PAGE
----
Dear Rusty: My husband took an early retirement at age 62, and I will be turning 62 next year. I am having some health issues and I’m thinking about taking an early retirement. Is this a good idea? Signed: Uncertain what to do
Dear Uncertain: That’s a difficult question to answer with so little information, but I’ll try to give you some pointers, which may help you decide. In choosing when to start your Social Security benefits you should always look at several things, including how badly you need the money now, your current health and how long you expect to live. If you take your Social Security benefits when you are 62, the monthly amount you receive will be 27.5% lower than you would get at your full retirement age of 66 1/2. But if your current health issues mean that you must stop working and lose income you rely upon to make ends meet, then taking your benefits at age 62 will give you some badly needed financial relief.
The fact is that Social Security was designed to pay about the same total amount of money whether you claim early or wait until your full retirement age. However, whether you actually get the same total amount in either case depends upon you living long enough to break even. Most analyses I’ve done reveal that if you wait and take your benefits at age 66 you’ll need to live until you are about 78 to collect the same amount of money you would have gotten if you claimed at age 62. If you live longer than your break-even age, you’ll have collected more in cumulative benefits by waiting until your full retirement age to apply.
Another thing I suggest you consider is that by applying for Social Security benefits at age 62, you will be automatically deemed to be filing for both your own benefit and any spousal benefit you may be due from your husband’s record. A lower earning spouse is entitled to a “spousal boost” from the other spouse’s record, but only if that spousal benefit will be higher than they are entitled to on their own work record. At full retirement age (FRA) a lower earning spouse can get 50% of the higher earning spouse’s “primary insurance amount” (or “PIA”, what the 2nd spouse was entitled to at their FRA). But you only get that 50% if you have reached your full retirement age; if you take it earlier than that, for example at age 62, the spousal benefit will be cut to as little as 32.5% of the higher earning spouse’s FRA benefit amount. So, is it a good idea to take your Social Security benefits at age 62? Again, it depends upon your health, financial status and your expected longevity. If you apply early, your payments are smaller, but you get more of them; if you wait to apply your payments are larger but you get fewer of them. Unless, of course, you live to a ripe old age, in which case the larger monthly payment you get by waiting will undoubtedly come in handy when you’re older and your total cumulative benefits will be more. But all of that doesn’t matter if your current health and financial status mean you need the money now. It’s a choice only you can make.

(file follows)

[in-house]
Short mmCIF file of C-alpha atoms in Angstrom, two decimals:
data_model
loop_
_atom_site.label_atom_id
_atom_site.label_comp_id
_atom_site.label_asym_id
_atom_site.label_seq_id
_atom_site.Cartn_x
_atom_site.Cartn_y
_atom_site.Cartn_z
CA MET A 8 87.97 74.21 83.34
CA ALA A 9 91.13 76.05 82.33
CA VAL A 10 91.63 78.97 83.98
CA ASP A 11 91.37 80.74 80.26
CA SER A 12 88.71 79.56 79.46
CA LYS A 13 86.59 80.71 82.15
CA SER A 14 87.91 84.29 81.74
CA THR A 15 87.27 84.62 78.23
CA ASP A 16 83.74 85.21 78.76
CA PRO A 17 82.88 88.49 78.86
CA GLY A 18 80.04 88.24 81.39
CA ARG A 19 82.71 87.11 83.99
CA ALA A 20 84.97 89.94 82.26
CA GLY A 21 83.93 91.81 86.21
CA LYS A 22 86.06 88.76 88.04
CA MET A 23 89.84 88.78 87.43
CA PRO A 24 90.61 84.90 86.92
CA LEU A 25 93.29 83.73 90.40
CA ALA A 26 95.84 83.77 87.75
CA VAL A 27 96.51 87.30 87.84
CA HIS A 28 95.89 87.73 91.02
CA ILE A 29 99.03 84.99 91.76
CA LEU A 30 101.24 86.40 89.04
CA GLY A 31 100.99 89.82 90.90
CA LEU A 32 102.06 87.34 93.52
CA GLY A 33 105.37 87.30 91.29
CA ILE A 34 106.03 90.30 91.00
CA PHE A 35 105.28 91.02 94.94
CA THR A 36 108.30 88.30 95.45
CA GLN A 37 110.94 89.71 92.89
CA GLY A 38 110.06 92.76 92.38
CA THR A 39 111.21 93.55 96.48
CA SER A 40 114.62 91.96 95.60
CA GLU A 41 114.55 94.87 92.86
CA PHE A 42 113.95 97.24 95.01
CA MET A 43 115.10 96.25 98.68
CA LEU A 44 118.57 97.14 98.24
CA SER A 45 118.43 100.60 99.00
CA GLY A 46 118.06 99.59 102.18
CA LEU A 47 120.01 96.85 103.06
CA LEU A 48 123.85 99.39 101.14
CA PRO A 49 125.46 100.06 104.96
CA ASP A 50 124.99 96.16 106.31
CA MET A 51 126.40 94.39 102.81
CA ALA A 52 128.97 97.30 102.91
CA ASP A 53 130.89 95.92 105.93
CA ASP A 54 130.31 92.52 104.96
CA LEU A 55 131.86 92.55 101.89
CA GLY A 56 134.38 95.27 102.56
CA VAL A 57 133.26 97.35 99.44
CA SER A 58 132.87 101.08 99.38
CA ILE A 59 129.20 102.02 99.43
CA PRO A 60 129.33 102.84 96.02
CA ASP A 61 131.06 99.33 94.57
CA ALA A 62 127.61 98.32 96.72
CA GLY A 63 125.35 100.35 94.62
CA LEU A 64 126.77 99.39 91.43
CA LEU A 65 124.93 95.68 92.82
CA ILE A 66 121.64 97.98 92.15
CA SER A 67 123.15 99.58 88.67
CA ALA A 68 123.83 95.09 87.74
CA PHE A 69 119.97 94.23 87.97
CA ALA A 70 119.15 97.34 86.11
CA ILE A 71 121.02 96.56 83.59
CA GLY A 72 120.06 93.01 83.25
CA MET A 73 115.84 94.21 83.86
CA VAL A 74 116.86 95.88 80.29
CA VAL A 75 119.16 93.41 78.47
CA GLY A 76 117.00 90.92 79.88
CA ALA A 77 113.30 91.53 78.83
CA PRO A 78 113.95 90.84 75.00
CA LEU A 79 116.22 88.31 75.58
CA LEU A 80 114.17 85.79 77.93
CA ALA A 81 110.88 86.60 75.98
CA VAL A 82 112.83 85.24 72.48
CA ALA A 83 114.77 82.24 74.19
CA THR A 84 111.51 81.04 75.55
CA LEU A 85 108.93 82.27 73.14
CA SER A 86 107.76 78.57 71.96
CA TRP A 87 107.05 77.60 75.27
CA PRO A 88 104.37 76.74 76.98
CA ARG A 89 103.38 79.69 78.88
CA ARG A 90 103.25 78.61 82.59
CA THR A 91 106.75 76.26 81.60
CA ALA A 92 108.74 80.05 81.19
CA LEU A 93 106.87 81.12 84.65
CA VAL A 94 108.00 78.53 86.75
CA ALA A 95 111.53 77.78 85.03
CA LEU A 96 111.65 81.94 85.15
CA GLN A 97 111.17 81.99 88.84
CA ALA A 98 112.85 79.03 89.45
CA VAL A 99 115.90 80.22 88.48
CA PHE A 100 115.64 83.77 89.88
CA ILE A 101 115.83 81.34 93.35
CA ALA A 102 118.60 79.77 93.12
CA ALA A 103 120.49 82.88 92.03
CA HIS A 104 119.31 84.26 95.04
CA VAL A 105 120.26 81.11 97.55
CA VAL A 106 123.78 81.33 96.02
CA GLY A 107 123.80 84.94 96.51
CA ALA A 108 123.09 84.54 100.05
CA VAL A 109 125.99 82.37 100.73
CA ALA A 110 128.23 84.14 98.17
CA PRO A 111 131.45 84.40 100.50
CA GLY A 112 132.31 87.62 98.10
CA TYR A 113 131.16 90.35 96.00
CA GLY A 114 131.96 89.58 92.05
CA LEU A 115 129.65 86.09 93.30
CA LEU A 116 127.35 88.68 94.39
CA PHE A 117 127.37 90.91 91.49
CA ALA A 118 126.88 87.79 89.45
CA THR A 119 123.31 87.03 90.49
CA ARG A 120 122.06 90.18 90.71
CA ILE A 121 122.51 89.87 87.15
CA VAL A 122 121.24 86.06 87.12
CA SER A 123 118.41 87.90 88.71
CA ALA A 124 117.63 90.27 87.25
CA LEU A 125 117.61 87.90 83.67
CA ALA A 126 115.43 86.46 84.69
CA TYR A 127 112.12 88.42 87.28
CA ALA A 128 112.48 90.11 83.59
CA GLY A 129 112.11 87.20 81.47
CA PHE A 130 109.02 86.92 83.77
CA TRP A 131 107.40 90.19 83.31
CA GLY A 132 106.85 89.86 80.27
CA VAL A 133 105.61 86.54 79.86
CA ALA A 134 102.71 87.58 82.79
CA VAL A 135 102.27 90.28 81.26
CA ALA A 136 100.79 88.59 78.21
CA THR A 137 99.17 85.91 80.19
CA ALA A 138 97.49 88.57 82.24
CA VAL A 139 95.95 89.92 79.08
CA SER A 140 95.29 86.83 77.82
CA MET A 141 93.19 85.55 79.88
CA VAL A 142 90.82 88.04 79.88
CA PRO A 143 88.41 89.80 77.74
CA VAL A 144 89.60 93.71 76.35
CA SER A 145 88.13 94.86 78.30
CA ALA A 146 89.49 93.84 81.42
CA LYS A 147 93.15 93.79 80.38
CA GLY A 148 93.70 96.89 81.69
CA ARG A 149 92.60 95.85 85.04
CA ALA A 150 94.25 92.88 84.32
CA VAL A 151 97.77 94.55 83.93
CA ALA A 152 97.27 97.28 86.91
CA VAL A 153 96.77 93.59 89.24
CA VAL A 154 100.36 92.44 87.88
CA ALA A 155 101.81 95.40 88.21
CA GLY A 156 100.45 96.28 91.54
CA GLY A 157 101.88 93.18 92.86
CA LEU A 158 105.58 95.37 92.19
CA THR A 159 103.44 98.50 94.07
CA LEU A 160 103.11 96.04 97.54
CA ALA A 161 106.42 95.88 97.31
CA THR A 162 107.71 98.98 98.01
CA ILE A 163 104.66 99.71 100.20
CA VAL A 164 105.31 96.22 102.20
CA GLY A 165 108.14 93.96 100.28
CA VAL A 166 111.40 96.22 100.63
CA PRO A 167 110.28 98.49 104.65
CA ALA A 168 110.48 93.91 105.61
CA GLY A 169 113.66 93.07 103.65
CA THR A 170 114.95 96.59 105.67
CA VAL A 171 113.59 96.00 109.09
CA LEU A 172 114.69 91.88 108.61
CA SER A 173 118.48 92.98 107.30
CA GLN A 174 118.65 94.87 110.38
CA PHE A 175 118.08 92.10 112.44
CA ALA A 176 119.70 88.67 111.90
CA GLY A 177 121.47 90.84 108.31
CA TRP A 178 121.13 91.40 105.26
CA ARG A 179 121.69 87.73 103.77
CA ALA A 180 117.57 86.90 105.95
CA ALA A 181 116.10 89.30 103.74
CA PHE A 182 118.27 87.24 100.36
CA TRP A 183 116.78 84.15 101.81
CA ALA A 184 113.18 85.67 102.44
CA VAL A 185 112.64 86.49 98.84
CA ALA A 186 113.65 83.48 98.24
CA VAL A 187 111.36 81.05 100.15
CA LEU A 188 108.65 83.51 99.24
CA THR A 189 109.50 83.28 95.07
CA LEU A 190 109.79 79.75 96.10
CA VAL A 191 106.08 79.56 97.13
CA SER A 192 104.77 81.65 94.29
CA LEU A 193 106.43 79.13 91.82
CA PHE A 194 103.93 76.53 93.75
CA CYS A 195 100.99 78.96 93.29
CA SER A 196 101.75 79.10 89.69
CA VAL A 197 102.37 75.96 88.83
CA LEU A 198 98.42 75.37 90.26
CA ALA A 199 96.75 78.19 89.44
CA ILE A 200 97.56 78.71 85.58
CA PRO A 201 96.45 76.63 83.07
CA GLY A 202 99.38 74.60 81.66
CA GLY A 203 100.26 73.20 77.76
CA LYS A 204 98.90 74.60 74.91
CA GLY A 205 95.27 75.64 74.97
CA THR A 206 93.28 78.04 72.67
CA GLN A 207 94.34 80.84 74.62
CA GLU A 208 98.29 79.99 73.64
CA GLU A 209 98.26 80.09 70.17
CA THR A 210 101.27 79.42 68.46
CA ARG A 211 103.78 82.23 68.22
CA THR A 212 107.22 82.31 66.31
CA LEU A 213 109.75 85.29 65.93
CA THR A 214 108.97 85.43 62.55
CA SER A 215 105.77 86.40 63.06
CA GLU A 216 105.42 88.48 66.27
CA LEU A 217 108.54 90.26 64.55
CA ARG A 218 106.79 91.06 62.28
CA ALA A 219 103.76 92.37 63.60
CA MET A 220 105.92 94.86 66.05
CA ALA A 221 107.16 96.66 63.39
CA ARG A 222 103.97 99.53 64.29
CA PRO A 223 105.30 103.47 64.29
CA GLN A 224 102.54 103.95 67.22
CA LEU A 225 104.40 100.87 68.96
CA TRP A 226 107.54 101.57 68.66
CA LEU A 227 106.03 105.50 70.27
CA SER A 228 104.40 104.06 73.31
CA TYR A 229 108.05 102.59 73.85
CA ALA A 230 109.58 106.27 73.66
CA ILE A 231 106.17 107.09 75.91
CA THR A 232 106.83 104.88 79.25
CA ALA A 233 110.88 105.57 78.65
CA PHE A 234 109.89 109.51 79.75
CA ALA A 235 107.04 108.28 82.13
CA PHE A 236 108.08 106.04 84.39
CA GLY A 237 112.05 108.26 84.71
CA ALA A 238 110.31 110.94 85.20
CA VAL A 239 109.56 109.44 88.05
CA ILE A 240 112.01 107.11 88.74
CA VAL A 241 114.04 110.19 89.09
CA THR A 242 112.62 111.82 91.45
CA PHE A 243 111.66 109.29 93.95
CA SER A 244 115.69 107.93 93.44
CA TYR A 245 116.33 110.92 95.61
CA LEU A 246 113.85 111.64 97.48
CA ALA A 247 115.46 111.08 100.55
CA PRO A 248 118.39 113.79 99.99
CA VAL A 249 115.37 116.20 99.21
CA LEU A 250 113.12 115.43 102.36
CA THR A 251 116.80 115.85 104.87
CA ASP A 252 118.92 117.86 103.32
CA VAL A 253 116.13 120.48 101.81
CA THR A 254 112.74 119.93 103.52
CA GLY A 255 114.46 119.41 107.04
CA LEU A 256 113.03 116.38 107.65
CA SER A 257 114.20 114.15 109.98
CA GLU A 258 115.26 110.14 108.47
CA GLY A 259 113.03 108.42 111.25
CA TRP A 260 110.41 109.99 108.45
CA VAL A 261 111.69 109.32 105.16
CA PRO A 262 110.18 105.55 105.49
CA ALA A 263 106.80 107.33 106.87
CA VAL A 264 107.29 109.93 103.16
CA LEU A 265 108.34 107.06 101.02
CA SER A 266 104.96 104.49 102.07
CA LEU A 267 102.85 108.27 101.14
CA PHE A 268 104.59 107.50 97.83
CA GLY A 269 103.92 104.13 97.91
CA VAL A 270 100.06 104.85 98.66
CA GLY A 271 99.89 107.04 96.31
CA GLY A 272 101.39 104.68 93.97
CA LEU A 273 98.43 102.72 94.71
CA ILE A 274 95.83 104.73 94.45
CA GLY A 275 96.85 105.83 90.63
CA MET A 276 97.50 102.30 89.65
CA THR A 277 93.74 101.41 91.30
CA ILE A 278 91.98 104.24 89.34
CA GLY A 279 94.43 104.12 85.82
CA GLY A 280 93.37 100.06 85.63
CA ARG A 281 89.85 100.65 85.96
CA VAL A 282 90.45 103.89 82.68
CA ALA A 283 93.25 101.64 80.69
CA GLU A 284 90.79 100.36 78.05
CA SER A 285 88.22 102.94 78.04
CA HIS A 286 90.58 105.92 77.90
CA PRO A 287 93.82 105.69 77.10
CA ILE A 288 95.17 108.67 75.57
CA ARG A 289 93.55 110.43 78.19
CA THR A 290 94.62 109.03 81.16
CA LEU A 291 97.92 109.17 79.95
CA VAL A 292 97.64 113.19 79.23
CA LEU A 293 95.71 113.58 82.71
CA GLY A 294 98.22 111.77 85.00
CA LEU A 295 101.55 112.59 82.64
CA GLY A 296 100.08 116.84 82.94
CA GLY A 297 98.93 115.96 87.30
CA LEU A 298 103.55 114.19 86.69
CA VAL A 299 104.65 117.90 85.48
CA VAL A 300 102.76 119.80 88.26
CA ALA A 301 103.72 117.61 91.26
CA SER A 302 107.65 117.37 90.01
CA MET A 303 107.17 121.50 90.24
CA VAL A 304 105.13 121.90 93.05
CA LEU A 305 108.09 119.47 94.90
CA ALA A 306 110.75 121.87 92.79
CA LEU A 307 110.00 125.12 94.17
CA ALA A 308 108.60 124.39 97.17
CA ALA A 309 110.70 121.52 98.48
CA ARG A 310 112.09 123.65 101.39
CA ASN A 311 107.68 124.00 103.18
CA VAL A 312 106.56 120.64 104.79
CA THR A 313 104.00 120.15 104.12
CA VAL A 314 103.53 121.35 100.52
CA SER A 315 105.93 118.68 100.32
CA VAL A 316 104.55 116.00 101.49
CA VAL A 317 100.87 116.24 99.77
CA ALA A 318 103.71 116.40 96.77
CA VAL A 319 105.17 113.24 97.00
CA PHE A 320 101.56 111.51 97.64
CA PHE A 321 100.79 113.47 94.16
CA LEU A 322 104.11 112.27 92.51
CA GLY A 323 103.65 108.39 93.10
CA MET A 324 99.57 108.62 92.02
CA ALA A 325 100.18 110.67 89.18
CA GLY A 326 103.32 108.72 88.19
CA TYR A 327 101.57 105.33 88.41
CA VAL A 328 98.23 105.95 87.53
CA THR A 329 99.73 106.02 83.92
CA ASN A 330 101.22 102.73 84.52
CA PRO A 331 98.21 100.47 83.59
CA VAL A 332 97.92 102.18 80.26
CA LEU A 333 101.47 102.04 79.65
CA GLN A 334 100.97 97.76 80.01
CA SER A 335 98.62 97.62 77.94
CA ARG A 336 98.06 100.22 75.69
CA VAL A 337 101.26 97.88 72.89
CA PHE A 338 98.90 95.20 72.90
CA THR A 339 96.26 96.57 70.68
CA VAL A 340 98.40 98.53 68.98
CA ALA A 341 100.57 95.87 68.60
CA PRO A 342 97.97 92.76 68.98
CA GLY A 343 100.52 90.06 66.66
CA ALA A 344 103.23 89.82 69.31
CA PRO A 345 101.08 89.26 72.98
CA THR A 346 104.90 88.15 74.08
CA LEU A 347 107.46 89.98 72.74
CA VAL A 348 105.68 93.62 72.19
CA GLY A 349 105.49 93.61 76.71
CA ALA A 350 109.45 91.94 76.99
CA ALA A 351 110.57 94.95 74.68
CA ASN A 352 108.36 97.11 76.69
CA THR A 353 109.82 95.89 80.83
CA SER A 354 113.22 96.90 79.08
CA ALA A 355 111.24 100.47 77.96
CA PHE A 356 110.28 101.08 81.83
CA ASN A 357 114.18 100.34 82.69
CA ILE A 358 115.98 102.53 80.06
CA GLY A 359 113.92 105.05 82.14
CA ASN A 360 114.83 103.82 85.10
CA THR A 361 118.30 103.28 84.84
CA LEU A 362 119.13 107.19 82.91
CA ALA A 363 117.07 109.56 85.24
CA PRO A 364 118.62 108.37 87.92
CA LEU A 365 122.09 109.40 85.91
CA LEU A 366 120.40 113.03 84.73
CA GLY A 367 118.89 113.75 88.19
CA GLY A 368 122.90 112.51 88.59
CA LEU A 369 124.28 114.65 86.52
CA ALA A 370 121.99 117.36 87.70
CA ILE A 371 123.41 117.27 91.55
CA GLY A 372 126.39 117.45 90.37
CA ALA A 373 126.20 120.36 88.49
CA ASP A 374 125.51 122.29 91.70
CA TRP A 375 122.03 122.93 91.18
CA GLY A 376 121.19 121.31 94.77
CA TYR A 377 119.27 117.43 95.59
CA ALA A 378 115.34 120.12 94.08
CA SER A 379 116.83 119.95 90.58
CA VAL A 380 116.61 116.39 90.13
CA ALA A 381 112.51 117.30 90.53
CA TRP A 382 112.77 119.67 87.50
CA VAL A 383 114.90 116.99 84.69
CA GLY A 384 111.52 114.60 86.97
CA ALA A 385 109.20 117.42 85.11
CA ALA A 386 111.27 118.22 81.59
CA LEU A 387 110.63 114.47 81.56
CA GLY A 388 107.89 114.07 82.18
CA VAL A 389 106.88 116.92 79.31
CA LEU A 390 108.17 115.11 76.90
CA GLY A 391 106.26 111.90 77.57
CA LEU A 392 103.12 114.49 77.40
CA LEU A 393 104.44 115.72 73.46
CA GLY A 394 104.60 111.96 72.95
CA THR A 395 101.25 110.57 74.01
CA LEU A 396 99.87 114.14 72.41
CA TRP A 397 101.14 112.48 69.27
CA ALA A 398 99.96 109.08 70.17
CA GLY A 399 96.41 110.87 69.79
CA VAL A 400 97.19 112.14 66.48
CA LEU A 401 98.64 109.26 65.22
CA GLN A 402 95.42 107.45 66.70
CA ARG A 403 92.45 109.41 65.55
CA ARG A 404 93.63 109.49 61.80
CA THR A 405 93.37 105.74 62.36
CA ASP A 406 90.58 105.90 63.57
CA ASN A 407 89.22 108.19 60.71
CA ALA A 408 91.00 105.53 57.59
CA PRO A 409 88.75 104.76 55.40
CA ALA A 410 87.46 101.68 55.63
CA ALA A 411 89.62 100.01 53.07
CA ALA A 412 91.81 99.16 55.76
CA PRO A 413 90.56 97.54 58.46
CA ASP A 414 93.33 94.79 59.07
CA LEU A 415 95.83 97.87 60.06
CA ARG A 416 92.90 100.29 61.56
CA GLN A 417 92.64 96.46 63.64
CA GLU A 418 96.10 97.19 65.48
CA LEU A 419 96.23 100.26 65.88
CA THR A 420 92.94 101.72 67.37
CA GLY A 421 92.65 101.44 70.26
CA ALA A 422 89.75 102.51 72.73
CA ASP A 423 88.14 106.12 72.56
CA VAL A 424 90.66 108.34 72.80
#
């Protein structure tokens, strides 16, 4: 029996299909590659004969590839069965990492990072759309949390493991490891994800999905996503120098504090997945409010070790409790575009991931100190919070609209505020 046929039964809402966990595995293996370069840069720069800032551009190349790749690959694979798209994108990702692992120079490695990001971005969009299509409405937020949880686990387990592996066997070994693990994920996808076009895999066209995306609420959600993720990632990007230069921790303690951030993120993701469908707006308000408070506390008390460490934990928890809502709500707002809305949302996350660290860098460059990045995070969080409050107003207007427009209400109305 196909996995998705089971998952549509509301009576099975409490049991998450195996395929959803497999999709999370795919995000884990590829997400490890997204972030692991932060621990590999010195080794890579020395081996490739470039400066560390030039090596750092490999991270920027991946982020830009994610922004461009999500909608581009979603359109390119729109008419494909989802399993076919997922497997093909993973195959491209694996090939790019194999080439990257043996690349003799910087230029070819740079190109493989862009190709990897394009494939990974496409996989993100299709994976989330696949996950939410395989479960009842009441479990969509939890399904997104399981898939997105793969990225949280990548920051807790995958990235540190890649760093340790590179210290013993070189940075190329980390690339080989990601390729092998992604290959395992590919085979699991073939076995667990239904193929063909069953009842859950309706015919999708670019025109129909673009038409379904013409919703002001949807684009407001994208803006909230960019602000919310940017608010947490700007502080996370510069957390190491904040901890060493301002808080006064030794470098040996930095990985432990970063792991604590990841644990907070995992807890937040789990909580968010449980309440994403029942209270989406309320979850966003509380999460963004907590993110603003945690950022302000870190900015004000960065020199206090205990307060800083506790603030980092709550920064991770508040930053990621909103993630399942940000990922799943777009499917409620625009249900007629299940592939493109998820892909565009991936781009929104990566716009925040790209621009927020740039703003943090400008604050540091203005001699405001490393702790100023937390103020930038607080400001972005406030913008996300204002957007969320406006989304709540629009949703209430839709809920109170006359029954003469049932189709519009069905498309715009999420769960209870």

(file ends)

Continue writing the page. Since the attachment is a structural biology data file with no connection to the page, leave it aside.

And here are a couple of final thoughts: If you continue working while collecting early benefits you’ll be subject to Social Security’s annual earnings limit ($17,040 for 2018). But if your current health issues are severe enough that you can’t continue working, you may want to consider applying for Social Security Disability Insurance (SSDI) benefits. If approved, SSDI benefits would be based upon your FRA benefit amount, resulting in a higher benefit at an earlier age. And you can file for both early retirement benefits and SSDI at the same time, which would allow you to collect benefits earlier while your SSDI application is being considered.
The information presented in this article is intended for general information purposes only. The opinions and interpretations expressed are the viewpoints of the AMAC Foundation’s Social Security Advisory staff, trained and accredited under the National Social Security Advisors program of the National Social Security Association, LLC (NSSA). NSSA, the AMAC Foundation, and the Foundation’s Social Security Advisors are not affiliated with or endorsed by the United States Government, the Social Security Administration, or any other state government. Furthermore, the AMAC Foundation and its staff do not provide legal or accounting services. The Foundation welcomes questions from readers regarding Social Security issues. To submit a request, contact the Foundation at email@example.com, or visit the Foundation’s website at www.amacfoundation.org.